In early 2020, the company’s infrastructure was an amalgam of “everything,” Fazal says, including mainframe, client/server, and SaaS systems, as well as 140 applications of all “flavors,” some customized, some off the shelf, some from big companies and some from small companies, he says.

Data from that surfeit of applications was distributed in multiple repositories, mostly traditional databases. Fazal instructed his IT team to collect every bit of data and methodically determine its use later, rather than lose “precious” data in the rush to build a massive data warehouse. “We didn’t care about what the data was,” he says. “I just told them to think of yourself as a dump truck and collect everything.”

The approach is generating lots of practical business benefits and has improved customer service.  Today, NJ Transit is a “data engine on wheels,” says the CIDO.

Fazal and his team have moved most of NJ Transit’s data to the cloud, evolving from simple reports to advanced analytics and AI/ML models that generate insights that transportation business analysts could only dream about in the past, he says.

“We created a data warehouse and data lake to get all data in one centralized space, which then enabled us to create reports, analytics, prediction, and prescription, therefore maturing the organization,” Fazal says.

As NJ Transit built up its data warehouse, the business value from the data insights and discoveries improved, from initially assessing on-time performance of trains and buses to analyzing crew and employee availability, mechanical and engineering factors leading to transportation delays, pinpointing the number of trains on tracks at a particular time, identifying factors that slow service, and predicting the impact of incoming storms and weather events on the performance of the company’s transportation services.  

To date, NJ Transit has hired about eight data gurus to support these endeavors, with a goal to hire even more top-tier data experts in an effort to accelerate business insights and predictive analytics to help transform the business.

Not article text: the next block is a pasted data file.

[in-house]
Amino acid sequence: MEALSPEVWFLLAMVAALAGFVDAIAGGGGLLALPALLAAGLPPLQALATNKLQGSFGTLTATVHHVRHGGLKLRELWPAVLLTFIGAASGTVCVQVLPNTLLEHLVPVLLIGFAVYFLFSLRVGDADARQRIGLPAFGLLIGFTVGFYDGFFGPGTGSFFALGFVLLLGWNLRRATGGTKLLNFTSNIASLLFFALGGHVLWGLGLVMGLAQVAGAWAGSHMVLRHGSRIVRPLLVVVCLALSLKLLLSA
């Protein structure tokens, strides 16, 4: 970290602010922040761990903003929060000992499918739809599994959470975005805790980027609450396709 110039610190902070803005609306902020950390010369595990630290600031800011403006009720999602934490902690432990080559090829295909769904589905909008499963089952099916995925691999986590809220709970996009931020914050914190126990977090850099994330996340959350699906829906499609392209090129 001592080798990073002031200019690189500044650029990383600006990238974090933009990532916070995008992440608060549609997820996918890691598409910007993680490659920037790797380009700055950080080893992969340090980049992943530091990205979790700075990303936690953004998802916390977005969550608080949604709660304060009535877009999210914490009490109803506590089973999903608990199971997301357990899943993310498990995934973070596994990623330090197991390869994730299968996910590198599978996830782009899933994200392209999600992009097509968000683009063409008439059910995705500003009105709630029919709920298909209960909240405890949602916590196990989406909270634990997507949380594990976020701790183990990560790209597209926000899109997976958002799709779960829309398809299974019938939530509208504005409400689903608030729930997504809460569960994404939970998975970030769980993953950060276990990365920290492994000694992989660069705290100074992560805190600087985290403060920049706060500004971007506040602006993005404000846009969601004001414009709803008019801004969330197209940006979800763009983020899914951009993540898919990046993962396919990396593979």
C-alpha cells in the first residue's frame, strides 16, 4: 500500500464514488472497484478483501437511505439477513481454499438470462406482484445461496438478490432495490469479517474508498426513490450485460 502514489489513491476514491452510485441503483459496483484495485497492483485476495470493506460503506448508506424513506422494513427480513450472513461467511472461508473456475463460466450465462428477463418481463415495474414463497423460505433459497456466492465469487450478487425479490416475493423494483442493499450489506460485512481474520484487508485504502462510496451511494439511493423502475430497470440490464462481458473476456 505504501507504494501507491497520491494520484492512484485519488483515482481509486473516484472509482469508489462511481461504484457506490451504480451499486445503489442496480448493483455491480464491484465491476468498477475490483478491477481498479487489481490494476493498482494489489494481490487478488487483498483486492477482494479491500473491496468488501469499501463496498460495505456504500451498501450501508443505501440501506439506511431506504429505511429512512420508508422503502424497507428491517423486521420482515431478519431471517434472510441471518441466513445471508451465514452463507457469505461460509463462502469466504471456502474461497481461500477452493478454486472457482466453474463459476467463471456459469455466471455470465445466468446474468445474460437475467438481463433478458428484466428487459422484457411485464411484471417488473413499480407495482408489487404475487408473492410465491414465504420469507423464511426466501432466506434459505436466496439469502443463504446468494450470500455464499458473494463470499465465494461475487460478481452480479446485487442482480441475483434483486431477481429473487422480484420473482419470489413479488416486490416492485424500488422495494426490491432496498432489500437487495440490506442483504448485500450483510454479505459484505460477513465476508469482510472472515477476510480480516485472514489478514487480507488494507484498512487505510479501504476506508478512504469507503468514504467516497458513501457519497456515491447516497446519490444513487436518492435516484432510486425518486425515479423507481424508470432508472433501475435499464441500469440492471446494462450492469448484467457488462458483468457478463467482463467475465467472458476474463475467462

As a result, NJ Transit’s data maturity as an organization has grown. Instead of soliciting business analysts for information that would be useful to them, Fazal and his team now have a backlog of requests from those analysts who are hip to the data innovations the IT team can produce.

“When we see that, it now appears the business analysts are talking amongst themselves and sharing what the IT folks can create for them,” he says. “We’re just making sure the company is aware that this capability does exist, and that we are ready to build whatever business challenge or business problem that’s been identified using data. That’s how we measure success.”

Moreover, NJ Transit’s IT team is now able to anticipate the needs of the business analysts. While many corporations are still trying to align IT goals to match the business goals, Fazal and his team are driving insights and business outcomes analysts never even imagined in the past.

IDC analyst Sandeep Mukunda says NJ Transit’s approach to data analytics has been very advanced.

“Maturity is defined by how effectively the data is leveraged,” Mukunda says, noting that the core goal of a transportation entity like NJ Transit is improving departure and arrival performance and quality of service of the commuters and the employees behind the scenes.

“Data from connected public transit vehicles can be leveraged for vehicle health and condition monitoring. It is also leveraged for further analysis, such as understanding traffic patterns and peak hour service, identifying congestion and accident-prone areas, and integrating with other services such as the application for multimodal journey planning,” he says.

Multicloud as enabler

None of these data innovations would have been possible without NJ Transit’s migration to the cloud, Fazal says.

“We selected a multicloud strategy from the very beginning because there’s not one cloud for everything,” he says. “We found that there are different specializations that these cloud providers provide.”

NJ Transit will continue to evolve its cloud infrastructure in service of data innovations.

“The benefit of the cloud is that we get out of the space of maintaining all the infrastructure on which the application sits on,” says Fazal, freeing up NJ Transit IT to move beyond upgrades and patches, and instead contribute new data-fueled insights to deliver more sophisticated data-fueled functionality to improve and modernize transportation.

Analytics, Data Management